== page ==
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A guide to nosing A guide to nosing


Tasting whisky is an art form.

But every true whisky lover knows that the key tool when tasting whisky is the nose.

By nosing your whisky, it can help you pick out flavours and aromas that you wouldn’t have been able to detect through sipping alone. It’s a critical part of the process that is too often overlooked. But even the act of nosing itself requires technique and experience.

We’ve asked our master blender Sandy Hyslop to share a guide on nosing to help you get the best in your whisky drinking experience.

1. First you will need whisky. There is no better way to begin your experience than with an expression from The Glenlivet. From the fruity and summery scent of The Glenlivet 12 to the sweet cinnamon aroma of The Glenlivet Captain’s Reserve, our range of single malt whiskies will provide the introduction to expert nosing.

2. The correct glassware makes a big difference. The most popular glasses for whisky nosing and tasting feature a bulbous body shape specifically designed to collect the aromas and direct it through the narrow rim to your nose. The shape of the glass also allows you to swirl like a pro without spilling a sip.

3. Hold your glass up to the light to observe the colour. Hold it by the base or the stem and gently give it a swirl.

4. Now it’s time for the two important essentials. Your notes and your nose. It’s vital to write down all the details about the whisky you’re nosing, and the tasting notes that come from it, so you’re able to remember the difference between each of the drams.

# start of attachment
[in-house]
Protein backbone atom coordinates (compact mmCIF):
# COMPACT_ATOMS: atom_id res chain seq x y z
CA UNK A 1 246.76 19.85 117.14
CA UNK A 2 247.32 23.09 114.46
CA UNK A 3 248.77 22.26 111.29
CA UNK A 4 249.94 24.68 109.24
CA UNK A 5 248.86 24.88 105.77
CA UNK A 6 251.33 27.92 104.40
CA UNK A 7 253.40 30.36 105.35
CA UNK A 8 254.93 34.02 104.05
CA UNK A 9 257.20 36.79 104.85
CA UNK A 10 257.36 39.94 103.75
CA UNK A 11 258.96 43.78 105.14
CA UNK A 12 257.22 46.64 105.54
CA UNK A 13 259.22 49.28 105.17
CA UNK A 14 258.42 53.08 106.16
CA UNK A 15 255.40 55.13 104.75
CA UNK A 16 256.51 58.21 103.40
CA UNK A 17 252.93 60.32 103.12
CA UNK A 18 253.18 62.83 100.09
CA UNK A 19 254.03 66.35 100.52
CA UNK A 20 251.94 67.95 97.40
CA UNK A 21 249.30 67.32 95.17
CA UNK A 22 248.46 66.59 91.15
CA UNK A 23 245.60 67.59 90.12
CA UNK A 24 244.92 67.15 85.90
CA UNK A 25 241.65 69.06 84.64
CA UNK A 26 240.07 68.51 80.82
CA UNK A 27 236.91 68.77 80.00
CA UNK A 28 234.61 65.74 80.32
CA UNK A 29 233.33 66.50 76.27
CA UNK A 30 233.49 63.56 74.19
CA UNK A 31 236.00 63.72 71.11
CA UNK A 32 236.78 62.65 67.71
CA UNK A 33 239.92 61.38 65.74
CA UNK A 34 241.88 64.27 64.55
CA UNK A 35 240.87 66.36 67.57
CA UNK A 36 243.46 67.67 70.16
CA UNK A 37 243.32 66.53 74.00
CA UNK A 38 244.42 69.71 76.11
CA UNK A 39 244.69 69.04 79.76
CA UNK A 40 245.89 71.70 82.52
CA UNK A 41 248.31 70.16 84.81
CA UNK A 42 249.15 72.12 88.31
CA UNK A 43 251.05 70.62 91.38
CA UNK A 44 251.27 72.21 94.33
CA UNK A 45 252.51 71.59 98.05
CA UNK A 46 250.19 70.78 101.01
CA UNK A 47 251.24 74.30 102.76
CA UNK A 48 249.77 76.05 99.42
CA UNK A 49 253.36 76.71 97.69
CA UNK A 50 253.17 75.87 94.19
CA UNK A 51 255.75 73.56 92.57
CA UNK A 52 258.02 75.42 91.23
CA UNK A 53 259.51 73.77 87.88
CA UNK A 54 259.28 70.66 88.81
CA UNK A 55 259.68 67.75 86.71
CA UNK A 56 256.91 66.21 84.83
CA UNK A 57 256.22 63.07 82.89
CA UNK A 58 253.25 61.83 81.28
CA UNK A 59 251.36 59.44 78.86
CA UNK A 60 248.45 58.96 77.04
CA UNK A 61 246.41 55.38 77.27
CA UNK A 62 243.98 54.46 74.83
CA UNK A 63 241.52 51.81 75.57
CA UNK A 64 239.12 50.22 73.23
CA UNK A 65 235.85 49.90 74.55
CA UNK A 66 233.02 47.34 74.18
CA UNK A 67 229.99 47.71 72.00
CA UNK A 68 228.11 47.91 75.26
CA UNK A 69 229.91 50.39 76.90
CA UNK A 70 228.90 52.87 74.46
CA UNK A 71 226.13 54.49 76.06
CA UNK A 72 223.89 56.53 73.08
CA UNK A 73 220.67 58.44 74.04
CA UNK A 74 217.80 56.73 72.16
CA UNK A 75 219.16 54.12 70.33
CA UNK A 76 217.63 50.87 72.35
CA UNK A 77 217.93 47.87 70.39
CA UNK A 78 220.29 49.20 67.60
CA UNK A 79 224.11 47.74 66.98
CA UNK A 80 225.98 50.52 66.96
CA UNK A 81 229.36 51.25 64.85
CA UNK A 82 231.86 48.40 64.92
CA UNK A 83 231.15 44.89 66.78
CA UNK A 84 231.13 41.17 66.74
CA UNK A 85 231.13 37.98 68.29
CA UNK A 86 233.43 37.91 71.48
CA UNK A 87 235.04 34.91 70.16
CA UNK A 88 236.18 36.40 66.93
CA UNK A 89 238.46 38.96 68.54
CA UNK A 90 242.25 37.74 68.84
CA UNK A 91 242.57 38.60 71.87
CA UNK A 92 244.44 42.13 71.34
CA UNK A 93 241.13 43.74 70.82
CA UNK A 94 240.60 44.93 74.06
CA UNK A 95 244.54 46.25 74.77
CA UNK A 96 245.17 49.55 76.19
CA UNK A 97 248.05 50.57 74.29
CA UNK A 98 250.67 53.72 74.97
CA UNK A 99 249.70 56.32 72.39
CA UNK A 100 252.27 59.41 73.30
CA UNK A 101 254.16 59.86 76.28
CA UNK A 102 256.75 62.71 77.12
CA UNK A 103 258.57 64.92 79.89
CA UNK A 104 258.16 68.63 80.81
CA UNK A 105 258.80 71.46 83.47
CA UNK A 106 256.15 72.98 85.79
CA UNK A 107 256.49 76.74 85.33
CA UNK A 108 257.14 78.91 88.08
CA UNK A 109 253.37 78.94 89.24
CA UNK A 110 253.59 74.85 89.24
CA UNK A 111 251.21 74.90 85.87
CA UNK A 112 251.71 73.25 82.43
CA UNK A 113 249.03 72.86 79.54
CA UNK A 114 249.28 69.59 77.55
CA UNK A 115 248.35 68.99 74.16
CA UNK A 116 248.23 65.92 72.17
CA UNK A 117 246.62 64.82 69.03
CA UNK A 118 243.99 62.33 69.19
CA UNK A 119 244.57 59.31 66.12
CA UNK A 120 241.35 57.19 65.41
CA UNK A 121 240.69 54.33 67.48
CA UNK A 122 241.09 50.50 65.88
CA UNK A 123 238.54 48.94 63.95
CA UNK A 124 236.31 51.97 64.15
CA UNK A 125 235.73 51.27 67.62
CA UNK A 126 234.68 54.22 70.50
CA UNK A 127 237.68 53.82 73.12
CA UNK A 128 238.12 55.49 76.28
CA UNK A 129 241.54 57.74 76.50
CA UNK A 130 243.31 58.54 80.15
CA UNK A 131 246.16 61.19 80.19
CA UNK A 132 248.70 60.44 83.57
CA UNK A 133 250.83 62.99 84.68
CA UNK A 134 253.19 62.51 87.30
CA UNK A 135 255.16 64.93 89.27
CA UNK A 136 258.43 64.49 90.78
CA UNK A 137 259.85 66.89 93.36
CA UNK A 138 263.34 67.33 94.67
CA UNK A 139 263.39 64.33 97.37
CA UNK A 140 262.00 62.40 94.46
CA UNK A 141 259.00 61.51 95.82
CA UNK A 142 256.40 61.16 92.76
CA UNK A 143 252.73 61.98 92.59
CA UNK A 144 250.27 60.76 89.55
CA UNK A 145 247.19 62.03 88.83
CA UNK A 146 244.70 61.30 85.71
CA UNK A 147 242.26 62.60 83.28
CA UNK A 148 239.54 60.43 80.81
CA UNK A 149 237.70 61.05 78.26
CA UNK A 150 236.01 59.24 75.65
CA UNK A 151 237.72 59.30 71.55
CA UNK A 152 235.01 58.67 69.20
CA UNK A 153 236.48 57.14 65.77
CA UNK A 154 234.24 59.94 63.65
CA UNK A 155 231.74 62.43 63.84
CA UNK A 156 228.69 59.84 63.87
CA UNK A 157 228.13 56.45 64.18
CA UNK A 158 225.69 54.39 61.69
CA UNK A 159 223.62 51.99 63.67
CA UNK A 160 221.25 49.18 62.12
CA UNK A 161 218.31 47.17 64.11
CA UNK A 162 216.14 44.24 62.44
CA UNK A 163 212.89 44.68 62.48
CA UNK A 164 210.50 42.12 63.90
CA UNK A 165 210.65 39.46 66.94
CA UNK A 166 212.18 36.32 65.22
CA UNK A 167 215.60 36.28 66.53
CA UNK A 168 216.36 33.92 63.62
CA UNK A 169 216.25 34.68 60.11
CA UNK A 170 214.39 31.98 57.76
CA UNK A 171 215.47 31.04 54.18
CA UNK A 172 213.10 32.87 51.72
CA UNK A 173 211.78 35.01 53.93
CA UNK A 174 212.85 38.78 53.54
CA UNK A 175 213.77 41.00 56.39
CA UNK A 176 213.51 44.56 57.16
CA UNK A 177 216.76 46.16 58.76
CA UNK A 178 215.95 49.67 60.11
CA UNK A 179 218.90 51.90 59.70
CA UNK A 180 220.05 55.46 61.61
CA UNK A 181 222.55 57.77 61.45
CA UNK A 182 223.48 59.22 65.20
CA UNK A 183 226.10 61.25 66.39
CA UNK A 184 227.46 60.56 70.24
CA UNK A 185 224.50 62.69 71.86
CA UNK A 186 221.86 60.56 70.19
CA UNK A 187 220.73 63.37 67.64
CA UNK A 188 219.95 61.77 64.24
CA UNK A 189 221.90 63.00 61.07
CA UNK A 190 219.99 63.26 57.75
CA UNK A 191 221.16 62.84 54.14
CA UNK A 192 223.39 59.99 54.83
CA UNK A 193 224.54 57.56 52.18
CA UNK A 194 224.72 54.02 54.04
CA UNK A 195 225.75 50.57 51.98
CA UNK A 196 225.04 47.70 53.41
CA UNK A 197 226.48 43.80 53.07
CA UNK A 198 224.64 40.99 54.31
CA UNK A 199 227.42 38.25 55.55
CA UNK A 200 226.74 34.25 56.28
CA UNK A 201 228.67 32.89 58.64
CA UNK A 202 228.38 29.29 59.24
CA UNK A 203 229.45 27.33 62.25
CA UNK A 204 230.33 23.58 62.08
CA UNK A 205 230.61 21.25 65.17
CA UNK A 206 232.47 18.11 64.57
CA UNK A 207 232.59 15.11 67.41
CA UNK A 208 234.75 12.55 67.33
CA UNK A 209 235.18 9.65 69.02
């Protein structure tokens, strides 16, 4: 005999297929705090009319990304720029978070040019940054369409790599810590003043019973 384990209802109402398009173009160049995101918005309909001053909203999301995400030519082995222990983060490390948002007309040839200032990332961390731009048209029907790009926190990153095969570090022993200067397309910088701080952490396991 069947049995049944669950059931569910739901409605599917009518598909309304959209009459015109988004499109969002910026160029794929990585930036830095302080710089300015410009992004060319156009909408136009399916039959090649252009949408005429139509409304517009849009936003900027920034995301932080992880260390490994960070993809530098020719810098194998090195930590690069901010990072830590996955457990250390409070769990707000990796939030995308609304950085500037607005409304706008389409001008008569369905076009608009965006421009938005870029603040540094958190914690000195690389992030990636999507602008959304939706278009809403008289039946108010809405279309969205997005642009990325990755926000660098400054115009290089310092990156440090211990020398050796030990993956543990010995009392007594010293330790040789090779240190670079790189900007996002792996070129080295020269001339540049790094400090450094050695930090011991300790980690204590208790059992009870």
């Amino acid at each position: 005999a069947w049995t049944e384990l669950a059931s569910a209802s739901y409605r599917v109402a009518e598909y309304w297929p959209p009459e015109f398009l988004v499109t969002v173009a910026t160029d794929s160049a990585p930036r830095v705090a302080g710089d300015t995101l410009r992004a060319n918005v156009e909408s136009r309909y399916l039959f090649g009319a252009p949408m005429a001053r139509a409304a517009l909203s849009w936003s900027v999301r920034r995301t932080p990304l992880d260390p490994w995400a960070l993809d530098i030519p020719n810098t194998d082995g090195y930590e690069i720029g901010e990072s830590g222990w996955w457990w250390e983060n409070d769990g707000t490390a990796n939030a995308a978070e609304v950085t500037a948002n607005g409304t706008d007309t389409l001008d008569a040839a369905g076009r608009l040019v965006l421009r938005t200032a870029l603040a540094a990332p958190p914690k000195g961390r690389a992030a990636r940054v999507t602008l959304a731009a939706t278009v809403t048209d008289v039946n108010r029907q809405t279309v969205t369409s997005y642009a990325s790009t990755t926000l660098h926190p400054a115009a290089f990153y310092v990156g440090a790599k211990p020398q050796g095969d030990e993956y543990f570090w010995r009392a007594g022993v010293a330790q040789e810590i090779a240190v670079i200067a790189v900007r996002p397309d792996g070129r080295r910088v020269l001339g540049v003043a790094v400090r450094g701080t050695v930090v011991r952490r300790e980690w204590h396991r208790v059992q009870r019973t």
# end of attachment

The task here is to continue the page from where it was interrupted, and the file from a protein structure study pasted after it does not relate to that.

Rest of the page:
5. Now for the nose, this is perhaps the most important part of assessing a whisky as you will be able to detect new flavours through inhaling alone. Once you’ve given your whisky a swirl, you will smoothly release the aromas. Gradually, bring the glass to your nose until you start noticing some of these scents, opening your mouth slightly when breathing, with your nose an inch or so away from the lip of the glass. The nose is a sensitive and delicate part of the body, so be gentle when inhaling.

6. What does the smell remind you of? Let your memories take flight. Our scent memory is really good, and it is a lot easier to recognise an aroma when you’ve got a memory to link it to. So, the more personal, the better.

7. Now it’s time to try to identify the various different flavours and aromas within the dram. What are your first impressions? What is the overall flavour? Is it; light, strong, sweet, fragrant, fruity, malty, oaky, smoky or something else?

8. Repeat this for a second time and note down these particular flavours. The scents of smoke, fruit and spice should stand out fairly easily to start, although do not be discouraged if you’re not picking these scents out straight away. The most important thing to remember is that whisky is entirely subjective; there are never any wrong answers.

9. Practice! Through continuing to nose whisky, you’ll be able to understand the smells further. Fruit might start to smell more citrusy, spice might start to smell of cinnamon or nutmeg and you may even be able to pick out the cask flavours used in the different stages of maturation, such as Sherry, Port or Virgin Oak.

The Glenlivet 12

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